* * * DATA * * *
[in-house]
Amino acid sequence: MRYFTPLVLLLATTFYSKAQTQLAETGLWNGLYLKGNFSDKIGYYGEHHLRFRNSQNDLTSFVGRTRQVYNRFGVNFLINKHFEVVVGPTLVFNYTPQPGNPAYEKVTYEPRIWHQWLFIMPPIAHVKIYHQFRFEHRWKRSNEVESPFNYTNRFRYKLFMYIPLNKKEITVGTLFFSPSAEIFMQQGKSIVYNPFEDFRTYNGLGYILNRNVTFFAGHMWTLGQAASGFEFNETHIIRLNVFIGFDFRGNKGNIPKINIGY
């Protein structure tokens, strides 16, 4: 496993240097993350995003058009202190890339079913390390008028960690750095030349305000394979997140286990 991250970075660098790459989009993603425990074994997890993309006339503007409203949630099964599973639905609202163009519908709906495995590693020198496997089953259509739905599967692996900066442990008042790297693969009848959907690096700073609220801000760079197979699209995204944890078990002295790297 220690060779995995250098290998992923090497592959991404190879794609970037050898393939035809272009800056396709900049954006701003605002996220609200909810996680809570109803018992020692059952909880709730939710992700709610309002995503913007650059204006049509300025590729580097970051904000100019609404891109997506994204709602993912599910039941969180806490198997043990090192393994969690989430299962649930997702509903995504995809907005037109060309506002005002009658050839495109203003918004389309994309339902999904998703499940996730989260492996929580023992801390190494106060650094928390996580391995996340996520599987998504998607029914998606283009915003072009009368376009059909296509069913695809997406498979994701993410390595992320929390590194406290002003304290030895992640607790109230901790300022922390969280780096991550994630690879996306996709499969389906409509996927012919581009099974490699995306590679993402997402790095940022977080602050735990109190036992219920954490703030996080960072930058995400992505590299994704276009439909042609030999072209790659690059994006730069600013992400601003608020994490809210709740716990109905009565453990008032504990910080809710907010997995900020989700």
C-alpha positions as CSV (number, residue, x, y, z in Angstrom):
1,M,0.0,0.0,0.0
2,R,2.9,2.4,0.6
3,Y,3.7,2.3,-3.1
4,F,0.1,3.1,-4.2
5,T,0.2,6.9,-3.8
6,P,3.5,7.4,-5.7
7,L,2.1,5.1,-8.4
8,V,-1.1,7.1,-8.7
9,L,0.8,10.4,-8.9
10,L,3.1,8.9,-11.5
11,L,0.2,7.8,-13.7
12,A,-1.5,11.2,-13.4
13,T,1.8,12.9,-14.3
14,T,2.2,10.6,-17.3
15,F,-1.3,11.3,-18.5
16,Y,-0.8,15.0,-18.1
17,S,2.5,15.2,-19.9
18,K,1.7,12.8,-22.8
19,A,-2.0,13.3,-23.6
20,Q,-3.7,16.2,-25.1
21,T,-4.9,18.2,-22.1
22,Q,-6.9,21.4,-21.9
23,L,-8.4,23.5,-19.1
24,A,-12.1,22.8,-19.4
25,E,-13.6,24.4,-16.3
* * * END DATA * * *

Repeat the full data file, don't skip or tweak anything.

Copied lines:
[in-house]
Amino acid sequence: MRYFTPLVLLLATTFYSKAQTQLAETGLWNGLYLKGNFSDKIGYYGEHHLRFRNSQNDLTSFVGRTRQVYNRFGVNFLINKHFEVVVGPTLVFNYTPQPGNPAYEKVTYEPRIWHQWLFIMPPIAHVKIYHQFRFEHRWKRSNEVESPFNYTNRFRYKLFMYIPLNKKEITVGTLFFSPSAEIFMQQGKSIVYNPFEDFRTYNGLGYILNRNVTFFAGHMWTLGQAASGFEFNETHIIRLNVFIGFDFRGNKGNIPKINIGY
């Protein structure tokens, strides 16, 4: 496993240097993350995003058009202190890339079913390390008028960690750095030349305000394979997140286990 991250970075660098790459989009993603425990074994997890993309006339503007409203949630099964599973639905609202163009519908709906495995590693020198496997089953259509739905599967692996900066442990008042790297693969009848959907690096700073609220801000760079197979699209995204944890078990002295790297 220690060779995995250098290998992923090497592959991404190879794609970037050898393939035809272009800056396709900049954006701003605002996220609200909810996680809570109803018992020692059952909880709730939710992700709610309002995503913007650059204006049509300025590729580097970051904000100019609404891109997506994204709602993912599910039941969180806490198997043990090192393994969690989430299962649930997702509903995504995809907005037109060309506002005002009658050839495109203003918004389309994309339902999904998703499940996730989260492996929580023992801390190494106060650094928390996580391995996340996520599987998504998607029914998606283009915003072009009368376009059909296509069913695809997406498979994701993410390595992320929390590194406290002003304290030895992640607790109230901790300022922390969280780096991550994630690879996306996709499969389906409509996927012919581009099974490699995306590679993402997402790095940022977080602050735990109190036992219920954490703030996080960072930058995400992505590299994704276009439909042609030999072209790659690059994006730069600013992400601003608020994490809210709740716990109905009565453990008032504990910080809710907010997995900020989700």
C-alpha positions as CSV (number, residue, x, y, z in Angstrom):
1,M,0.0,0.0,0.0
2,R,2.9,2.4,0.6
3,Y,3.7,2.3,-3.1
4,F,0.1,3.1,-4.2
5,T,0.2,6.9,-3.8
6,P,3.5,7.4,-5.7
7,L,2.1,5.1,-8.4
8,V,-1.1,7.1,-8.7
9,L,0.8,10.4,-8.9
10,L,3.1,8.9,-11.5
11,L,0.2,7.8,-13.7
12,A,-1.5,11.2,-13.4
13,T,1.8,12.9,-14.3
14,T,2.2,10.6,-17.3
15,F,-1.3,11.3,-18.5
16,Y,-0.8,15.0,-18.1
17,S,2.5,15.2,-19.9
18,K,1.7,12.8,-22.8
19,A,-2.0,13.3,-23.6
20,Q,-3.7,16.2,-25.1
21,T,-4.9,18.2,-22.1
22,Q,-6.9,21.4,-21.9
23,L,-8.4,23.5,-19.1
24,A,-12.1,22.8,-19.4
25,E,-13.6,24.4,-16.3